Denial is a Funny, Funny Thing

Let me assure you—I don’t live in that cesspool  any longer. Once I recognized the enemy for who—and where—he was, I got the message pretty fast. Getting out of a toxic environment improved my outlook instantly. My kids tell me I look fifteen years younger. Looking through the pictures, I believe they’re right.

With every moment, this remarkable joy grows sweeter. It takes practice to learn to walk in freedom. Sometimes I still feel the pull of old ways of seeing both my God and this fallen world. But these days, I’m assured I can trust the future to the One who tends to sparrows.

When and if sorrow comes–as it does to all of us walking here below– I rest knowing Who will rock me in His arms.

Rough Week


At one point, I promised writing on the bad days.  Since this is walking-through-pudding rather than stuck-in-concrete, I’m going to give it a try.

The trigger: an encounter with the anti-husband. Came home to find him driving past my home. No words exchanged, couldn’t get a shot of the license plate. But he knew and I knew. Mocking email came the next day.

Fallout: Confusion, anxiety, bad dreams, physical pain. And I’m losing my words again.

Confusion—every thought ends in, ‘but my husband would say. . .’  which generally ends in some type of blaming. Confused enough at the moment I can’t come up with an example although this has been going on for several days now.  I’m reminded of the scripture, “a double-minded man is unstable in all his ways.” (James 1:8)

Anxiety—like swallowing a vibrating rubber ball. Stuck right in the middle, won’t go down, won’t come up. Checking, double checking the doors, jumping at noises, obsessing over trivial things like whether the laundry got rotated. Everything feels overwhelming—how will I support myself at this age? What’s going to happen to the kids?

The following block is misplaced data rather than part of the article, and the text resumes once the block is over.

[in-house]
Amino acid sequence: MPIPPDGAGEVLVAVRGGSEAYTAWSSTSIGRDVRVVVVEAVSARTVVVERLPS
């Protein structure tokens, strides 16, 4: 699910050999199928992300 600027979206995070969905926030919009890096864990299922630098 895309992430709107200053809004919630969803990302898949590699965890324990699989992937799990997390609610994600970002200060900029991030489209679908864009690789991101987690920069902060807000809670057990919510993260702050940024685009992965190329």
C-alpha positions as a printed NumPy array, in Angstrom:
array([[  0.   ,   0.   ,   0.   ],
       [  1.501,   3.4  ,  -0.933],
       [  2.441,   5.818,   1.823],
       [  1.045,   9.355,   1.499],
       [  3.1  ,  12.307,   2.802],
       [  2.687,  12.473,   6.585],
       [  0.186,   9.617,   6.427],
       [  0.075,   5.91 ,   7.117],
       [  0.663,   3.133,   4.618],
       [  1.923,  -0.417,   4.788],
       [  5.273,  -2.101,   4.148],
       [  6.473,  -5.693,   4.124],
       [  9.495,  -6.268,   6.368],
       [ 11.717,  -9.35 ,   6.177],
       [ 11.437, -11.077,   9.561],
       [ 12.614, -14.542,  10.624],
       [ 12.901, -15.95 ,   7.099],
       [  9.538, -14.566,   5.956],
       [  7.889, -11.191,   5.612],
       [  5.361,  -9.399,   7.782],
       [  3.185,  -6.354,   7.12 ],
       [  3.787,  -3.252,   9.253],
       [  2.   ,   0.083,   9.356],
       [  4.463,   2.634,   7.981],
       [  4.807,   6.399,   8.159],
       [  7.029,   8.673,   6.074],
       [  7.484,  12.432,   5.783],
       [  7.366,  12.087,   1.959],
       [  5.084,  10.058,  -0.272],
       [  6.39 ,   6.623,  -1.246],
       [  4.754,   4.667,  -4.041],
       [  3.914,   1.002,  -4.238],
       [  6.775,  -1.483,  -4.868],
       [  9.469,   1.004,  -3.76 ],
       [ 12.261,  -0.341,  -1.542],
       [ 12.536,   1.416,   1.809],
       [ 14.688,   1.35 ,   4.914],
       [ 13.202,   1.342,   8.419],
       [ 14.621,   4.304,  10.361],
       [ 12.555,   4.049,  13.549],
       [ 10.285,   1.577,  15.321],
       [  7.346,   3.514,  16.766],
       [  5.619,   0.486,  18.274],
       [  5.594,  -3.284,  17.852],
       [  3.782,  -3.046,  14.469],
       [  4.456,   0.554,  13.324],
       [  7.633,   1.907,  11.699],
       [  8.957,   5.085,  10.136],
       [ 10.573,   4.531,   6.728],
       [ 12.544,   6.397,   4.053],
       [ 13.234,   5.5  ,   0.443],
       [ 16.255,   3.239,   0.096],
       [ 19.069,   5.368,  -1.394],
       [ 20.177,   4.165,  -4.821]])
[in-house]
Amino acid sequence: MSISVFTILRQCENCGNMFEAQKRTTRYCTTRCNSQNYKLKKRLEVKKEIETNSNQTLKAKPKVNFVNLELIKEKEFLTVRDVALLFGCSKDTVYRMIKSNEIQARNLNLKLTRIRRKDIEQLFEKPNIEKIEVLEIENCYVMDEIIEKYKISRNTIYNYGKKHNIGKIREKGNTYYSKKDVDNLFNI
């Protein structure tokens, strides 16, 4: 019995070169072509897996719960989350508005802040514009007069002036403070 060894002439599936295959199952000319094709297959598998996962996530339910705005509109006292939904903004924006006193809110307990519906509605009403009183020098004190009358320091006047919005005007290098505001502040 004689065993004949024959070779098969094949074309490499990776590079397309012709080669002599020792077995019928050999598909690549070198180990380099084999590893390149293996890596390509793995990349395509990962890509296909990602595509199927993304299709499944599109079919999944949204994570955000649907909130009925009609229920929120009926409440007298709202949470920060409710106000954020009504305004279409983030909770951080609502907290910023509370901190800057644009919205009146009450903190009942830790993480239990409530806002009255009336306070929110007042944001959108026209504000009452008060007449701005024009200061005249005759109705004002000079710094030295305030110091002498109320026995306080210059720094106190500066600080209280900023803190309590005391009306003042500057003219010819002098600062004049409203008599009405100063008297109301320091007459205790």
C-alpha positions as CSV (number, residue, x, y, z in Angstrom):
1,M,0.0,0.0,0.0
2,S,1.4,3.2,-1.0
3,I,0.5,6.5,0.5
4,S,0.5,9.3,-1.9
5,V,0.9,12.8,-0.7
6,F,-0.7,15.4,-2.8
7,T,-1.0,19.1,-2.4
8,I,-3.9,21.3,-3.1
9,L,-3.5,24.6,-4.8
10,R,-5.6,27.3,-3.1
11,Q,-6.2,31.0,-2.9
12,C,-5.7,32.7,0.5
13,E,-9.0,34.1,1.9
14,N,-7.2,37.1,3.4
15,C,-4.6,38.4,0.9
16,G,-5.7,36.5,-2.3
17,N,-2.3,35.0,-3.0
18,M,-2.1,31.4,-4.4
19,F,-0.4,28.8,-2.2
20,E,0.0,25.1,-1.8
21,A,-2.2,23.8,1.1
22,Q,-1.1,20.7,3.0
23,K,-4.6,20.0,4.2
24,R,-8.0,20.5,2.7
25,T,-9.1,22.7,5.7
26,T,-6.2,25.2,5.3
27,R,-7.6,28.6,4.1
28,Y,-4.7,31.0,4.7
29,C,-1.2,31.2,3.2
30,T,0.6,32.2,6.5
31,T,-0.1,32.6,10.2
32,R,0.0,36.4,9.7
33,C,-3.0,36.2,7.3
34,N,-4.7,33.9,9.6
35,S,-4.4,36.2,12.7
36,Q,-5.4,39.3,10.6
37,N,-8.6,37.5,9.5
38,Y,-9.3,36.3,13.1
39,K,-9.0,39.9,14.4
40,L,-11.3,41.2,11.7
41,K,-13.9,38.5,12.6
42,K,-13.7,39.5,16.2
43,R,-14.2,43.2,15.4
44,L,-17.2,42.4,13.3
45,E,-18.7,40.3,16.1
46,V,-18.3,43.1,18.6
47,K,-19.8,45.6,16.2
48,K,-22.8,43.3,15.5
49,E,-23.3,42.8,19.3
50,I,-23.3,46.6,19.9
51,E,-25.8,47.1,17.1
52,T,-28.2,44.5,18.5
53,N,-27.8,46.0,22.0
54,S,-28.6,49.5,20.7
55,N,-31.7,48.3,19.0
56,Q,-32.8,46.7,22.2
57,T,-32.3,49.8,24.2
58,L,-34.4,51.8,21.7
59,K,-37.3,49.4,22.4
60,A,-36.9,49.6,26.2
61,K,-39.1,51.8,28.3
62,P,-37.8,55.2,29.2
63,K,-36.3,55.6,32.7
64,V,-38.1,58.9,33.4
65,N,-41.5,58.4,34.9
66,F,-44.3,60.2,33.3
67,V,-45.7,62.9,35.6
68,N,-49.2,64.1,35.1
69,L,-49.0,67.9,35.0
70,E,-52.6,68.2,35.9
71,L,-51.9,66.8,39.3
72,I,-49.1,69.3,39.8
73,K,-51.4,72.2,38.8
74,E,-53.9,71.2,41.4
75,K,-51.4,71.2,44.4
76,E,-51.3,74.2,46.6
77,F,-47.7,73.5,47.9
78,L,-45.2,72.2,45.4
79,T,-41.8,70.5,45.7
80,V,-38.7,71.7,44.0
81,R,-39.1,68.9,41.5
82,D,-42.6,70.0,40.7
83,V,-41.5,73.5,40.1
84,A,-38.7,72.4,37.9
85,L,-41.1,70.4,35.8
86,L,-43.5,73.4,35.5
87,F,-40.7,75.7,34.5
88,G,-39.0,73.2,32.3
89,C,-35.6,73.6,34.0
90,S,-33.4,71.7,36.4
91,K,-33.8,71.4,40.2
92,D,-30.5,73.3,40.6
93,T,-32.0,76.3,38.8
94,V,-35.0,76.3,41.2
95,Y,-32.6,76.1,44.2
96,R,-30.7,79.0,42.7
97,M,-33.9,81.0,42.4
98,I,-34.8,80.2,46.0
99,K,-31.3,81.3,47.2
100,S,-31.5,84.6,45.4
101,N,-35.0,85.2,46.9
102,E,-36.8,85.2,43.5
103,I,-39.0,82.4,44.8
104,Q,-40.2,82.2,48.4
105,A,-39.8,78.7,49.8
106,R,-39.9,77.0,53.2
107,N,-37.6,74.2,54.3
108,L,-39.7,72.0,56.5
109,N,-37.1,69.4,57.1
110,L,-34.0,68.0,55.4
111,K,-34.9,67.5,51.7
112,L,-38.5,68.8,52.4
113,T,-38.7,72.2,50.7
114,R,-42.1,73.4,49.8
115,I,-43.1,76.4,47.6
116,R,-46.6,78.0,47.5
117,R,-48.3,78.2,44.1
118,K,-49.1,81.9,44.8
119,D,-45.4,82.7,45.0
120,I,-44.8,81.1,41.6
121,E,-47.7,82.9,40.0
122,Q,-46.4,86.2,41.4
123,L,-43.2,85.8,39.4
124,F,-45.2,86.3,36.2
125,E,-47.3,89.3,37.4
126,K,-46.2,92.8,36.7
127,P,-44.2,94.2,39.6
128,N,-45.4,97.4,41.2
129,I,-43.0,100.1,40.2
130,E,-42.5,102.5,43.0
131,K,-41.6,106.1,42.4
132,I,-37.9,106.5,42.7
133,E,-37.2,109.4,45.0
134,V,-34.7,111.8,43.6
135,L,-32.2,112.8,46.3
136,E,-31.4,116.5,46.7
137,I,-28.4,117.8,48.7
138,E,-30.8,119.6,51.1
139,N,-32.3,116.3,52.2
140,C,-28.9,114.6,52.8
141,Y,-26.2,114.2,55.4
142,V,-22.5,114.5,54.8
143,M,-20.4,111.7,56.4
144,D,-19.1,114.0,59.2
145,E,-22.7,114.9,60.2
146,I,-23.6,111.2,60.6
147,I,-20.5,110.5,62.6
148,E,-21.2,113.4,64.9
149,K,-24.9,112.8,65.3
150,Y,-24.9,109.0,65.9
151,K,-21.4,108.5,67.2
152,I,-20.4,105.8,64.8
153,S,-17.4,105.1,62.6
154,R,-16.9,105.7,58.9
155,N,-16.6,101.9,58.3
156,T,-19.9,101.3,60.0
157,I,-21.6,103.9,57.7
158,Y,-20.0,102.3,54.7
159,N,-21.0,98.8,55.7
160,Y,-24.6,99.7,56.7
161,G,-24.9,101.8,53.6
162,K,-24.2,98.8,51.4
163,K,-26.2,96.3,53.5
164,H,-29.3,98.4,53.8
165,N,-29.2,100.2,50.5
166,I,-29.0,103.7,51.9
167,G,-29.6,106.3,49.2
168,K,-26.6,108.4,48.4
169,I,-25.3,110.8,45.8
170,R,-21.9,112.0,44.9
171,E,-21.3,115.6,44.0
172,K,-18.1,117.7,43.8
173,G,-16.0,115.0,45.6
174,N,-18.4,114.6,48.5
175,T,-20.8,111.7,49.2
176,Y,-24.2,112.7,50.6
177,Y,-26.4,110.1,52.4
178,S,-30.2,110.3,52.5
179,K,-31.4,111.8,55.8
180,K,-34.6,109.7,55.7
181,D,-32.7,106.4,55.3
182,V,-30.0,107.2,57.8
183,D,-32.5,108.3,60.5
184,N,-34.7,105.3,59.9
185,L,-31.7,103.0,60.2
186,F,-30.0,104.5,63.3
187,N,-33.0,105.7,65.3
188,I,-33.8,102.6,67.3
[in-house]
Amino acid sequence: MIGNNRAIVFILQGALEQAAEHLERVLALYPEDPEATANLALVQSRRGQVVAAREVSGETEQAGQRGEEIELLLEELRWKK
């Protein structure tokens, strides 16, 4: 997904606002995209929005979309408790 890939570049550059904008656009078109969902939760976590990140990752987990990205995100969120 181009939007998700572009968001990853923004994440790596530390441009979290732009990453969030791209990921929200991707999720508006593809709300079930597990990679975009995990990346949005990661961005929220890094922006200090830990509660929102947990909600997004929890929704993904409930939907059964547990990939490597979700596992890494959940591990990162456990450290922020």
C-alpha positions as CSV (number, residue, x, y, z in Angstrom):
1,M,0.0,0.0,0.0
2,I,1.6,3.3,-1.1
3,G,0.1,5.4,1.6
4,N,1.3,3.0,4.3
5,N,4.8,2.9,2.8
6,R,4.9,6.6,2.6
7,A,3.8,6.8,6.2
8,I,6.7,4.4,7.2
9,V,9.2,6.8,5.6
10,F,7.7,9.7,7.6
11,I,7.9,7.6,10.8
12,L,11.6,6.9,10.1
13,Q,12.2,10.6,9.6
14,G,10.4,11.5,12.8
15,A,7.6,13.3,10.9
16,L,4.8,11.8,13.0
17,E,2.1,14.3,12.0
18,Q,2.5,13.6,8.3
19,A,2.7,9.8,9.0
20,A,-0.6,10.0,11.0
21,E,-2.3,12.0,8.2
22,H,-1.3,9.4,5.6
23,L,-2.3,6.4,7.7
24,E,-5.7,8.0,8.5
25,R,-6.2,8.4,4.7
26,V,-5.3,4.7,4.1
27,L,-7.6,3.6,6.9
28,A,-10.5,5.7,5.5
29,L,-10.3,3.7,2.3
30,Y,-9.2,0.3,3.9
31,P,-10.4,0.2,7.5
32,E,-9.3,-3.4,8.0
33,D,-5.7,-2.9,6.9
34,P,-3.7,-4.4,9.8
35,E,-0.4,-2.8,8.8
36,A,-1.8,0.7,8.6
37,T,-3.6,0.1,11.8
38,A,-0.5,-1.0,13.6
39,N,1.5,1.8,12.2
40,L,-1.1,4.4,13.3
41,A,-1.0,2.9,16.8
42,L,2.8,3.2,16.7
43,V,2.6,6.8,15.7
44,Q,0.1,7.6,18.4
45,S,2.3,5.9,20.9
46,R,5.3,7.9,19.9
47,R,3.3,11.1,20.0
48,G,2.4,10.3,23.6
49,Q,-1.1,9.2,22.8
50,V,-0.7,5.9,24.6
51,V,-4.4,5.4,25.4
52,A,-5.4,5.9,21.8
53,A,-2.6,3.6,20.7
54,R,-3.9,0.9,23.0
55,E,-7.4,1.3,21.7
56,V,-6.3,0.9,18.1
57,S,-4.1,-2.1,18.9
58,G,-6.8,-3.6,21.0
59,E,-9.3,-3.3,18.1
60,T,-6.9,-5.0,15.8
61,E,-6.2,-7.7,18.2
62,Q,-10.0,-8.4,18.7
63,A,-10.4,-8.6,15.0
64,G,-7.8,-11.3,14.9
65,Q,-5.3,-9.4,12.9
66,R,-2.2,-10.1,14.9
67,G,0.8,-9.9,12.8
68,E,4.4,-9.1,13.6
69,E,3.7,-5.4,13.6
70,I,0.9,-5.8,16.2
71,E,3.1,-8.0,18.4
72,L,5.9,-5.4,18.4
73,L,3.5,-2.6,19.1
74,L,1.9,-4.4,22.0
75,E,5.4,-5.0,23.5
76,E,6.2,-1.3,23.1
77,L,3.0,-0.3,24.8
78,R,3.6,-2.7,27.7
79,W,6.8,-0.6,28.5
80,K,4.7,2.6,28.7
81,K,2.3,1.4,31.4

Bad Dreams—one after the other. Dreams of children closed up in dresser drawers. Holding babies I’m not sure are still alive, getting left behind, tops of feet covered in blisters. Wake up, get water, visit the little girl’s room, go back to bed, dream starts up all over again without skipping.

Pain—neck is tight. Upper back is tender to the touch. Stretching my arms out wide causes so many joints to pop it startles the dog. Migraine threatening, hovering close. Old wounds inside are throbbing.

Word Loss—this one’s hard to explain. It starts when I can’t finish a sentence. This kids try to fill in my thoughts and I pick like multiple choice. “I need to head to the drugstore and get—“  Aspirin? Toilet paper? Shampoo?–  “Shampoo! That’s it.” If it sets in for long, I won’t be able to write. Answering email’s out of the question except for a quick reply. Editing this, or any other post is laughable.


  • I’ve talked via email with  a couple of friends about the inciting incident. Telling what happened, then listening to their advice provided concrete steps to take for safety.
  • Called the massage therapist and set up an appointment, hoping to break this cycle of physical tension. I live in a big town and we have schools I can afford. The piggies go unpainted this quarter.
  • I’m painting with the music cranked. Working through the process of a few watercolor flowers seems to help.